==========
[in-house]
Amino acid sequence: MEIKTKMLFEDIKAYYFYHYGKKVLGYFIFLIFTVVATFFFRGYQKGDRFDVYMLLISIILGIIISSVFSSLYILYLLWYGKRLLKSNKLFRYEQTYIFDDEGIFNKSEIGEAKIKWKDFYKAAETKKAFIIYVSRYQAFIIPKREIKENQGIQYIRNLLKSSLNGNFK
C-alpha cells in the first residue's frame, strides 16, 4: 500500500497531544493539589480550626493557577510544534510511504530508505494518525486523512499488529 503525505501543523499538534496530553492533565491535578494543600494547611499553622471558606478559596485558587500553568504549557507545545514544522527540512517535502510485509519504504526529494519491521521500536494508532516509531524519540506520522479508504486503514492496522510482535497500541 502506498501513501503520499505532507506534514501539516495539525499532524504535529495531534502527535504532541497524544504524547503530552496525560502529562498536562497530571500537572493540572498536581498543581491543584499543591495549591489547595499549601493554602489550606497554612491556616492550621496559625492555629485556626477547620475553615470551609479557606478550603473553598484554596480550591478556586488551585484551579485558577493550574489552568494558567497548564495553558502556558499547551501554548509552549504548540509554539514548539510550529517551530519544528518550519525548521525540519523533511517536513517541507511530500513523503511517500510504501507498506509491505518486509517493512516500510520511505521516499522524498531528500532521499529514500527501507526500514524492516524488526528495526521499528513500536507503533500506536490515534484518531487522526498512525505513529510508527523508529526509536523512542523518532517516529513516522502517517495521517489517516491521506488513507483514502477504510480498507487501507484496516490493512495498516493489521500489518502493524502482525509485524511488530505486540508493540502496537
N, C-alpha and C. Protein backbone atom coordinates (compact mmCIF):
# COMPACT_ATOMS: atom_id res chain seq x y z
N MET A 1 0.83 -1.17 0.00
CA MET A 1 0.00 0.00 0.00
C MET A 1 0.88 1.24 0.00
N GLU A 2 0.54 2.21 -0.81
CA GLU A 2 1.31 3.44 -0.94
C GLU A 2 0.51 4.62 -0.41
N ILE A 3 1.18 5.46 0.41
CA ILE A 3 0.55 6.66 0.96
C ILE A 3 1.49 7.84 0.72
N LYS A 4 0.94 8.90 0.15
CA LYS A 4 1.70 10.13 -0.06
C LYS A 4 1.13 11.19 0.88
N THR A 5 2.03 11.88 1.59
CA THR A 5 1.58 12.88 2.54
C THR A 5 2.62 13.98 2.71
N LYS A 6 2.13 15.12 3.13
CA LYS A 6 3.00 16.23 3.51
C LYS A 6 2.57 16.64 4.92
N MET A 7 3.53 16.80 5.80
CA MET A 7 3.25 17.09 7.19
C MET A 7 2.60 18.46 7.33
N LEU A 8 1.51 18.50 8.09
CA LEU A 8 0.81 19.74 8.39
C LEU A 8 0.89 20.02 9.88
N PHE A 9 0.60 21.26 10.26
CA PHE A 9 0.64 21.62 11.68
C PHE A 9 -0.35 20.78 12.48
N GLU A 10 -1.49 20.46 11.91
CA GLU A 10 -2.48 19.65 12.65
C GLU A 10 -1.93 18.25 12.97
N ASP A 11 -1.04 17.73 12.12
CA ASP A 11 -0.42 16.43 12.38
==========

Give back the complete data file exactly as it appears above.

[in-house]
Amino acid sequence: MEIKTKMLFEDIKAYYFYHYGKKVLGYFIFLIFTVVATFFFRGYQKGDRFDVYMLLISIILGIIISSVFSSLYILYLLWYGKRLLKSNKLFRYEQTYIFDDEGIFNKSEIGEAKIKWKDFYKAAETKKAFIIYVSRYQAFIIPKREIKENQGIQYIRNLLKSSLNGNFK
C-alpha cells in the first residue's frame, strides 16, 4: 500500500497531544493539589480550626493557577510544534510511504530508505494518525486523512499488529 503525505501543523499538534496530553492533565491535578494543600494547611499553622471558606478559596485558587500553568504549557507545545514544522527540512517535502510485509519504504526529494519491521521500536494508532516509531524519540506520522479508504486503514492496522510482535497500541 502506498501513501503520499505532507506534514501539516495539525499532524504535529495531534502527535504532541497524544504524547503530552496525560502529562498536562497530571500537572493540572498536581498543581491543584499543591495549591489547595499549601493554602489550606497554612491556616492550621496559625492555629485556626477547620475553615470551609479557606478550603473553598484554596480550591478556586488551585484551579485558577493550574489552568494558567497548564495553558502556558499547551501554548509552549504548540509554539514548539510550529517551530519544528518550519525548521525540519523533511517536513517541507511530500513523503511517500510504501507498506509491505518486509517493512516500510520511505521516499522524498531528500532521499529514500527501507526500514524492516524488526528495526521499528513500536507503533500506536490515534484518531487522526498512525505513529510508527523508529526509536523512542523518532517516529513516522502517517495521517489517516491521506488513507483514502477504510480498507487501507484496516490493512495498516493489521500489518502493524502482525509485524511488530505486540508493540502496537
N, C-alpha and C. Protein backbone atom coordinates (compact mmCIF):
# COMPACT_ATOMS: atom_id res chain seq x y z
N MET A 1 0.83 -1.17 0.00
CA MET A 1 0.00 0.00 0.00
C MET A 1 0.88 1.24 0.00
N GLU A 2 0.54 2.21 -0.81
CA GLU A 2 1.31 3.44 -0.94
C GLU A 2 0.51 4.62 -0.41
N ILE A 3 1.18 5.46 0.41
CA ILE A 3 0.55 6.66 0.96
C ILE A 3 1.49 7.84 0.72
N LYS A 4 0.94 8.90 0.15
CA LYS A 4 1.70 10.13 -0.06
C LYS A 4 1.13 11.19 0.88
N THR A 5 2.03 11.88 1.59
CA THR A 5 1.58 12.88 2.54
C THR A 5 2.62 13.98 2.71
N LYS A 6 2.13 15.12 3.13
CA LYS A 6 3.00 16.23 3.51
C LYS A 6 2.57 16.64 4.92
N MET A 7 3.53 16.80 5.80
CA MET A 7 3.25 17.09 7.19
C MET A 7 2.60 18.46 7.33
N LEU A 8 1.51 18.50 8.09
CA LEU A 8 0.81 19.74 8.39
C LEU A 8 0.89 20.02 9.88
N PHE A 9 0.60 21.26 10.26
CA PHE A 9 0.64 21.62 11.68
C PHE A 9 -0.35 20.78 12.48
N GLU A 10 -1.49 20.46 11.91
CA GLU A 10 -2.48 19.65 12.65
C GLU A 10 -1.93 18.25 12.97
N ASP A 11 -1.04 17.73 12.12
CA ASP A 11 -0.42 16.43 12.38